Reactions to gender balance at UK ELT events, from a presenter



Isn’t it strange, I sometimes think, that we accept as completely normal the sight of a male ‘expert’ standing in front of a group of say 1,000 teachers, only a small handful of whom (sometime less than 1%) are also male. Doesn’t it feel uncomfortable, sometimes, to realize that the ‘high profile’ talks (e.g. conference plenaries etc) are so often given by men, not women? Or perhaps it doesn’t matter that a largely female profession is so often ‘preached at’ by men who enjoy some kind of specially privileged position, men (yes, I know, I’m one of them!) who almost come to expect this state of affairs. Surely there are women who could do the job just as well?

Let me put my cards on the table here: I love presenting at conferences. I hope people don’t stop asking me. I have seen many other men (good friends, some of them) do a fantastic job of presenting and am inspired by the ways they do it. But I have also had the great pleasure of watching some incredible female presenters wow their audiences and inspire me with their insights, passion and style. Of course I have.

But not that often. Or so it seems to me. And it worries many of us (men) that this should be so. It’s not that female presenters should be ubiquitous, just that there should be as many of them as there are of us. Because, when this is not the case, it feels (to me at least) uncomfortable. Unbalanced. And I am not alone in feeling uneasy about this. When I blogged about the topic some time ago 63 people came along to offer comments and suggest reasons for the imbalance (there are, by the way, some teachers’ organisations that go out of their way to try and ensure speaker parity). You can read the post and the comments here.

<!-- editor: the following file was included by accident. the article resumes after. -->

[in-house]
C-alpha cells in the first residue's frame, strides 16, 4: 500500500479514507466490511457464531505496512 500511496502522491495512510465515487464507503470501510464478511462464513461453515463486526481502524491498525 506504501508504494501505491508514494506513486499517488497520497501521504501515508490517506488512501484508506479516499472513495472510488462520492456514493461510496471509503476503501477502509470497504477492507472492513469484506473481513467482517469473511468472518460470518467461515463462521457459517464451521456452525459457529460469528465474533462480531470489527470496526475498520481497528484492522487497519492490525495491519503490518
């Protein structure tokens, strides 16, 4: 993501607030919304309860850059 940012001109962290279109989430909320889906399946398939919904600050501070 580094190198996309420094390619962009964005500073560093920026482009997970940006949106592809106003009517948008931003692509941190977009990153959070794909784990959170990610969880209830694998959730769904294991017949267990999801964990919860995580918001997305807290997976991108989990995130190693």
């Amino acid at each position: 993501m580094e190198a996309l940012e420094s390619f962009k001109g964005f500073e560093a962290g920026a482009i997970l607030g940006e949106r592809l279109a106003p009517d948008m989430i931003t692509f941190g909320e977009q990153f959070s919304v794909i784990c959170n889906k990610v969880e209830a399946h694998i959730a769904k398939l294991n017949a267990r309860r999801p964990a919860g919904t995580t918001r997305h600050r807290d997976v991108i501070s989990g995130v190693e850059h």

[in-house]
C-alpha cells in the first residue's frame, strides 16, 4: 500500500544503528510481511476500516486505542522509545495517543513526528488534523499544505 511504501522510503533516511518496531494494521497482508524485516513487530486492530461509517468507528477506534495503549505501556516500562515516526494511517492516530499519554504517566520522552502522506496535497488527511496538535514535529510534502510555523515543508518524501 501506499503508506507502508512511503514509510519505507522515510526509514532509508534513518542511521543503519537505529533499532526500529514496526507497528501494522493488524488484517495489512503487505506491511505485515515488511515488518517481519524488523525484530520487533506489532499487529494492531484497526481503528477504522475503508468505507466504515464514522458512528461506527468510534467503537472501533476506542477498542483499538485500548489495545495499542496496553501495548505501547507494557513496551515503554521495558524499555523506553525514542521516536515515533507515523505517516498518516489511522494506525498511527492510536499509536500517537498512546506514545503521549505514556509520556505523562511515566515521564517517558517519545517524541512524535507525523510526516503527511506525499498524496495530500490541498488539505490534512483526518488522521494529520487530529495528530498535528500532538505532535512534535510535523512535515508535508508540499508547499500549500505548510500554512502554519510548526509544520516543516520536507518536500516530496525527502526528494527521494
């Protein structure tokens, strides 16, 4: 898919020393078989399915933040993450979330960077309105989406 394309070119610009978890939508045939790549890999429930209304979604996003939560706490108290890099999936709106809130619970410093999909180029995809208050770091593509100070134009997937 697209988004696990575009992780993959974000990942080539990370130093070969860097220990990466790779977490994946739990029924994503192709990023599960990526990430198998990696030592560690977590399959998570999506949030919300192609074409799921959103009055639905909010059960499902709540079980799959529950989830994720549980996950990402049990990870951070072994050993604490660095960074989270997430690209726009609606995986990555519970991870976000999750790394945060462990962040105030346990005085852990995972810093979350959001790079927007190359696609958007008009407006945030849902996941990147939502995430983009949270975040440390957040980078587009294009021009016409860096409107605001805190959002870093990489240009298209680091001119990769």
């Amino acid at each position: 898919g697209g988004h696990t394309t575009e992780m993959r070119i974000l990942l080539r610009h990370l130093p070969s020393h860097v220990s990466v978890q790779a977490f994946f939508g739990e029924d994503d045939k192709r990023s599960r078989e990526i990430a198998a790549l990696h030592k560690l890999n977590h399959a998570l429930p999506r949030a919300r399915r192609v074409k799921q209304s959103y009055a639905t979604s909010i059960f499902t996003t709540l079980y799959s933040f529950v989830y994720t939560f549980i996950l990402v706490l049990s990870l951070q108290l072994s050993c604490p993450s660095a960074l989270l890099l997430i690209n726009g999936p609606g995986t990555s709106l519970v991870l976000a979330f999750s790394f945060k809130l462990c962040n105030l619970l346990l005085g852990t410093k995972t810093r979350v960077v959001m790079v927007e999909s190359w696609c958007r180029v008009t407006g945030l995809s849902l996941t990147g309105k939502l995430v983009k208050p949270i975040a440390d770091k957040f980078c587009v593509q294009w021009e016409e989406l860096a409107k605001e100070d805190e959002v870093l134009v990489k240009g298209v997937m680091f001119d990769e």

Some of the imbalance is not anybody’s ‘fault’ exactly. I know a few amazing female speakers who just don’t take the same pleasure in travelling and speaking as their male counterparts do. But I have also heard specious arguments about female teacher audiences preferring men. I don’t buy that one. When you watch a good presenter you watch a good presenter.

In the end it is all about equal representation (it seems to me). It is, quite simply, about basic decency and fairness. It is about reflecting the world we live in – where so many teachers are women. And when that equality is achieved and demonstrable it is not just the female presenters that feel good, it’s most of the men I know too. For in education men and women should meet on a level playing field. Anything less than that diminishes us all.